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May 2, 2006 |

By Seth Freilich | TV | May 2, 2006 |

There are certain creative types who have earned my undying loyalty, to the point that I’ll try out most anything new that they’re involved in: Terry Gilliam, Neil Gaiman, Aaron Sorkin, and Doug Liman, to name a few. Not always winners, but they tickle me more times than they punch me in the gut. And ever since I read his plays Glengarry Glen Ross and Oleanna in college, David Mamet has been on that list, too. Like everyone else I mentioned, he certainly misses the mark sometimes (Hannibal, anybody?). But more times than not, even if I don’t love the work, I enjoy the ride. This is particularly because, much as with Sorkin, my favorite thing about Mamet is his ability to write sharp dialogue. There is oftentimes a very staccato and unnatural feel to it, yet it manages to ring true on an underlying emotional level. And I really appreciate the dry comedy he employs with lines like my favorite: “Everybody needs money — that’s why they call it money.” Point being, his name carries enough cachet for me that I was more than willing to give his latest endeavor a shot, CBS’s “The Unit” (Tuesdays, 9 p.m. EST/PST), co-created by Mamet and Shawn Ryan (creator of “The Shield”). And I’m happy to report that it was easily worth an hour of my time (or 44 minutes, to be more precise — thank you Monsieur TiVo).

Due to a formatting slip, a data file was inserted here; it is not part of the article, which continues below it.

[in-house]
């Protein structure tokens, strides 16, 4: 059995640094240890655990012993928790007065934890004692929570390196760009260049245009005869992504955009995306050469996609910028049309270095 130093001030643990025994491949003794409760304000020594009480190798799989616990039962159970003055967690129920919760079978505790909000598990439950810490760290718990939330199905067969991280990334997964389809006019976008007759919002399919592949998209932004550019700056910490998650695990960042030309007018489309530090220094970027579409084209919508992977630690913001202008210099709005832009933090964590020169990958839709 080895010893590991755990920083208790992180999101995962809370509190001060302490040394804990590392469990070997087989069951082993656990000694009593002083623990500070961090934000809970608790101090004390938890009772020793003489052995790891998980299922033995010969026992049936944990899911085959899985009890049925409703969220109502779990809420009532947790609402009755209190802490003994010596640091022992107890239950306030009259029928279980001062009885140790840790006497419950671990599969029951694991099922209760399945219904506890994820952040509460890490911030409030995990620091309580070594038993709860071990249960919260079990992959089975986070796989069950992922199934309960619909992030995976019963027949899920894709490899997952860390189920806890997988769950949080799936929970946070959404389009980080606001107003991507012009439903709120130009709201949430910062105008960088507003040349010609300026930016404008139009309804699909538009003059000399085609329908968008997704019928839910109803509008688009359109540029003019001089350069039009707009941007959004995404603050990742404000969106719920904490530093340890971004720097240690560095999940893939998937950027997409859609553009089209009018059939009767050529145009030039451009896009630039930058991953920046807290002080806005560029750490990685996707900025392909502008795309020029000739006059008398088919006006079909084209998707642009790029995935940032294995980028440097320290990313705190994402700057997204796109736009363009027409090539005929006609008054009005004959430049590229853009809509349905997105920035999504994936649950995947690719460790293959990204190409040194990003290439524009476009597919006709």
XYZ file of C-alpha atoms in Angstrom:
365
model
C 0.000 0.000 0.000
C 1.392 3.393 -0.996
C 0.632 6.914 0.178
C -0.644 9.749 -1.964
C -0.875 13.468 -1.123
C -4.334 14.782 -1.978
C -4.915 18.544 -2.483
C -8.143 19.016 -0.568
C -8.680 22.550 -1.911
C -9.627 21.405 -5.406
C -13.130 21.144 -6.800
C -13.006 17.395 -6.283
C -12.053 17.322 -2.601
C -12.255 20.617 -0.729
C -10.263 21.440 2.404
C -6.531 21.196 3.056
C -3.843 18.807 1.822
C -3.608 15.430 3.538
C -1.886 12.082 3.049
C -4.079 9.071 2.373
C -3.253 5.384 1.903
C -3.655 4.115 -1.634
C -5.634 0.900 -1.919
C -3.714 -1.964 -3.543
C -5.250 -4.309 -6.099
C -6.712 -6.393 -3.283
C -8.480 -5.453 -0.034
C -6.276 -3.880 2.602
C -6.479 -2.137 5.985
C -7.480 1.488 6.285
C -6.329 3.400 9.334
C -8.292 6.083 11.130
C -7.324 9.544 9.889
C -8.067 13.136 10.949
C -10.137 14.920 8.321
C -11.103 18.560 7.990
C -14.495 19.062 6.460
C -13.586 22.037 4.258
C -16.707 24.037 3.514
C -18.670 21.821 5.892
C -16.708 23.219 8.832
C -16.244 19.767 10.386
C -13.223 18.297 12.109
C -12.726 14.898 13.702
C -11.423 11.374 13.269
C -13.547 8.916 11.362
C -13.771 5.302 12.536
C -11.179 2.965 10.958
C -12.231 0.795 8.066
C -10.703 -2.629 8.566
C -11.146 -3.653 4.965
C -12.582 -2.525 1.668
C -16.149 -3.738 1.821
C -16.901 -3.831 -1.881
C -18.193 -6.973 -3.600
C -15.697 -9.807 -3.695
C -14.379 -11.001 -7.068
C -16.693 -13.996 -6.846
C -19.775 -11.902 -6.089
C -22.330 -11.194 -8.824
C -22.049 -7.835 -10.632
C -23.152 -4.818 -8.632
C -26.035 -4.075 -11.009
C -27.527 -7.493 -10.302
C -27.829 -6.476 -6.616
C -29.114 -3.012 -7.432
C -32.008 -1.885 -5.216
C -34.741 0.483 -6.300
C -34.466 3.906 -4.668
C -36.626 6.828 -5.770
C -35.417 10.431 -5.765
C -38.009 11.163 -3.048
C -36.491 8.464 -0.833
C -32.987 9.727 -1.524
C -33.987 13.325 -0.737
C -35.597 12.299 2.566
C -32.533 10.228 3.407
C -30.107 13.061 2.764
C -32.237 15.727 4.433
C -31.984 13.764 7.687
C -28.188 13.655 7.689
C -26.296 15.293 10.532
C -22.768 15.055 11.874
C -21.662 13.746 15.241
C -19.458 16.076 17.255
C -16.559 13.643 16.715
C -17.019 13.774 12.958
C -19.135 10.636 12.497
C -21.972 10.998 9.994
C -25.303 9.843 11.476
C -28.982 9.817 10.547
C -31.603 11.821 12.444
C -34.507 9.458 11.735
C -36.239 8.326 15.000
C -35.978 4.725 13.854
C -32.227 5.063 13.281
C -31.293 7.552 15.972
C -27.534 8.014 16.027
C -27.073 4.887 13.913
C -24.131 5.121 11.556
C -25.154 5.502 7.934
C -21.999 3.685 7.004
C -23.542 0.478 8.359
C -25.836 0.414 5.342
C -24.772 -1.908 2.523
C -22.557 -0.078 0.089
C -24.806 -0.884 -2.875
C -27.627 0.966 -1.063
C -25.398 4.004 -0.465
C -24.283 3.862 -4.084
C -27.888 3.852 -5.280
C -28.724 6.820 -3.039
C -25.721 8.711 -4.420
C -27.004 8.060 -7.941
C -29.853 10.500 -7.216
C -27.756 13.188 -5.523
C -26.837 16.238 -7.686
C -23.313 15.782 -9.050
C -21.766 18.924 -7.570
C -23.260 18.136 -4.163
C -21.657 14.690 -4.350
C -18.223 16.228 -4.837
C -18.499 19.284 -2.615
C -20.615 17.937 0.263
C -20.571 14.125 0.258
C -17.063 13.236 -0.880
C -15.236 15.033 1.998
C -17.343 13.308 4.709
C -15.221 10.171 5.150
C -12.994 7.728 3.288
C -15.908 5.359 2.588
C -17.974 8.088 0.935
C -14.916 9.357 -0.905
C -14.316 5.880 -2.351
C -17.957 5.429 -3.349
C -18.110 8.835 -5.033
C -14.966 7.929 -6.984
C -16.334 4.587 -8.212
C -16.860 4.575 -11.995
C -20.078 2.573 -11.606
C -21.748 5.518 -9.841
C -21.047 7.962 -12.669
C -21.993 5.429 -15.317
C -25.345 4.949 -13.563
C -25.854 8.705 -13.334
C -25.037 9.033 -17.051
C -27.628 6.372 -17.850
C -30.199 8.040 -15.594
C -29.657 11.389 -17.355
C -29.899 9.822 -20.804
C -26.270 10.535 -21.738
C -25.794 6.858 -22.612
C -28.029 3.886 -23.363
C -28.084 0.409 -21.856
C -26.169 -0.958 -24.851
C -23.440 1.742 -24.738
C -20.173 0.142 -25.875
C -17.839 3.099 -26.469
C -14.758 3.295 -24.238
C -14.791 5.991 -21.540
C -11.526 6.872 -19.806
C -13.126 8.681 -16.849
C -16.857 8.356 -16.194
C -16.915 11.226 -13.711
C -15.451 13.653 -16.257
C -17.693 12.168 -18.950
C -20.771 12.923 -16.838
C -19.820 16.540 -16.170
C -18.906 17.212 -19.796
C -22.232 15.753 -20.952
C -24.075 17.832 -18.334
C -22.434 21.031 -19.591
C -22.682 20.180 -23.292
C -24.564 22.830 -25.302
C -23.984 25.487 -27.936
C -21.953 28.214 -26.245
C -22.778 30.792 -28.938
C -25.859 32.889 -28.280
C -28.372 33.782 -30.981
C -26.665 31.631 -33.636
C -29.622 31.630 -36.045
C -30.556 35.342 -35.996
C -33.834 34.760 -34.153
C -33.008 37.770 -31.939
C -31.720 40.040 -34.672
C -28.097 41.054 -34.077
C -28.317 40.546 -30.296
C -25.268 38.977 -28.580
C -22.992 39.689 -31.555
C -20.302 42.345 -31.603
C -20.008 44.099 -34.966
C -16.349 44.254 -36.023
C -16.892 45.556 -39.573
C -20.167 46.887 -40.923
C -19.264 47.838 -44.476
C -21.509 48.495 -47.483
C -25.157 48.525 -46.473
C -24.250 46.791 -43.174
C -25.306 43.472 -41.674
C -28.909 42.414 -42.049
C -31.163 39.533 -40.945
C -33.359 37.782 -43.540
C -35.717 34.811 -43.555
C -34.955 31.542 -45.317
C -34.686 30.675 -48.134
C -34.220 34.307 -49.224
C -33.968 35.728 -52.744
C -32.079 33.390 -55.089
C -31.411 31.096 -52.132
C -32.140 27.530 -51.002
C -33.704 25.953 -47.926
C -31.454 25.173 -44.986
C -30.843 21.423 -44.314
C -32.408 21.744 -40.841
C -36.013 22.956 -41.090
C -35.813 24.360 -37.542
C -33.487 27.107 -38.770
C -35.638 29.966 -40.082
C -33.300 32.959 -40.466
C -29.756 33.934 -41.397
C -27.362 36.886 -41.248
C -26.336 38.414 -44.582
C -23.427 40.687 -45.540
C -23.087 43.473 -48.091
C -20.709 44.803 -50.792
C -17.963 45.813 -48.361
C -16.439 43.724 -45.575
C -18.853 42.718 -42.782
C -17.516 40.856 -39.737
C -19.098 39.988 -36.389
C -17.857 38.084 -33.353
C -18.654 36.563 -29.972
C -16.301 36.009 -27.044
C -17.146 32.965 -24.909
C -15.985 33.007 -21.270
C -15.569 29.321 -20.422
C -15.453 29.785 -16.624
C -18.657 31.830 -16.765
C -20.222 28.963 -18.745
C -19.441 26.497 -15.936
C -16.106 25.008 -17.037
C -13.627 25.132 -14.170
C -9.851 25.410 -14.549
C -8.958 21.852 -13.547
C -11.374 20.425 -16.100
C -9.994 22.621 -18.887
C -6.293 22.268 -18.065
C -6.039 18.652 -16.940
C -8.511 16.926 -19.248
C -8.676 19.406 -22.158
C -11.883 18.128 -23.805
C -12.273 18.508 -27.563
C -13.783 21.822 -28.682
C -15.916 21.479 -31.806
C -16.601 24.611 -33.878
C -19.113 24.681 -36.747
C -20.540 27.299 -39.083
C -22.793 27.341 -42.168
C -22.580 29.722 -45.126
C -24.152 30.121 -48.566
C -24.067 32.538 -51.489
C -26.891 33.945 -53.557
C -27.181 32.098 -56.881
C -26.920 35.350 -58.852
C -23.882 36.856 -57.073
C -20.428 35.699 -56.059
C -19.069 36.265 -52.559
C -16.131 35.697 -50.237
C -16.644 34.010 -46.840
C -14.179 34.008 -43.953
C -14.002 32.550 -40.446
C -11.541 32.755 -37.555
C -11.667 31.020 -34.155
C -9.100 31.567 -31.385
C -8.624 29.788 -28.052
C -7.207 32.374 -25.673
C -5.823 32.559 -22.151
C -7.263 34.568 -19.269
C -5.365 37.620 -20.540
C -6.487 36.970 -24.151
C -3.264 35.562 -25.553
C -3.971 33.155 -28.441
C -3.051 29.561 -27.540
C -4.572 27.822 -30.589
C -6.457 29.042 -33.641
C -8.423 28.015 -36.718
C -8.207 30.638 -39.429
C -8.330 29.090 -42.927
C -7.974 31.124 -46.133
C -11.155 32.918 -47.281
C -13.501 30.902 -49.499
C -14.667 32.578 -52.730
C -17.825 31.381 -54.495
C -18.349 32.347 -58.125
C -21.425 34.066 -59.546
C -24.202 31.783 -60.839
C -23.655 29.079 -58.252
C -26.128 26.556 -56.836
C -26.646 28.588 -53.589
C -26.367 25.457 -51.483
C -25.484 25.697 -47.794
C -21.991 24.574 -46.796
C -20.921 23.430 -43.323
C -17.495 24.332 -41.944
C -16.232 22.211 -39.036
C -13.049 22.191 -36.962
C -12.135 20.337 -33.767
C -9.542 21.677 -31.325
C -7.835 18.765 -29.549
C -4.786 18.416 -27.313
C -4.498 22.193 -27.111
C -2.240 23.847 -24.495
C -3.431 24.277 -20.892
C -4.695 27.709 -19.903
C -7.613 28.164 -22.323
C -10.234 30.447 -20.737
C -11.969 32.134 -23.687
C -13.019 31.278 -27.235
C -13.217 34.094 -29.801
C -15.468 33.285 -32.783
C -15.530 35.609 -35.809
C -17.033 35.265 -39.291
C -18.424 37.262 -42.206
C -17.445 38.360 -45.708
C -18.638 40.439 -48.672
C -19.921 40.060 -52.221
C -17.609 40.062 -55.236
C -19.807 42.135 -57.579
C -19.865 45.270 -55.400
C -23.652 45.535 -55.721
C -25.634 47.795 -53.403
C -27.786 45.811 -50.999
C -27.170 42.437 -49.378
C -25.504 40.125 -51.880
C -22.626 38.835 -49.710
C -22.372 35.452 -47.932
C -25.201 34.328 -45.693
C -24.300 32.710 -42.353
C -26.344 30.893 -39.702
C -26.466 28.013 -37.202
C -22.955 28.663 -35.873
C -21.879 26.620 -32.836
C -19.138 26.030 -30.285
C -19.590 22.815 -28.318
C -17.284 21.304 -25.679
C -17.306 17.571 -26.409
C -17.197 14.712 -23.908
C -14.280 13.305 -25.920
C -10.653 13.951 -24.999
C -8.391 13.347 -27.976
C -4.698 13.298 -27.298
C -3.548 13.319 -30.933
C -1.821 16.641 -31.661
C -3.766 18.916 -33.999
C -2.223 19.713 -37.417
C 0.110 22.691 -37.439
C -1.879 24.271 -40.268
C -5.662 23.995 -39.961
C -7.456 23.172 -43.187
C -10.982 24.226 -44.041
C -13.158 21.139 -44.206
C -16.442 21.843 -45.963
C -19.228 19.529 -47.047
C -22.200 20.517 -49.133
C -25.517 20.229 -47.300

The basic set-up — at least at first glance, based on the pilot — is simple enough. The Unit is an undesignated shadow organization, essentially disavowed by the government, that handles counterterrorism, assorted black ops, etc. Think CTU, from “24,” but with more Jack Bauers, bigger balls and lots of ammo. While The Unit is led by Colonel Tom Ryan, played by Robert Patrick (T2, “The X-Files”), the star of the show is the missions leader, Commander Jonas Blane, played enjoyably and badass-ably by Dennis Haysbert (“24”). He’s got the level-headedness of the recently assassinated President Palmer mixed with a coolness that is the utter antithesis of his Allstate Insurance salesman. He runs a team of commando agents, including new recruit Bob Brown, played by Scott Foley (“Felicity”), who is not to be confused with Whitney’s Bobby Brown. Newbie Foley’s character serves the oft-used literary device of a new fish in the pond, allowing the viewers to learn things about The Unit as he learns them.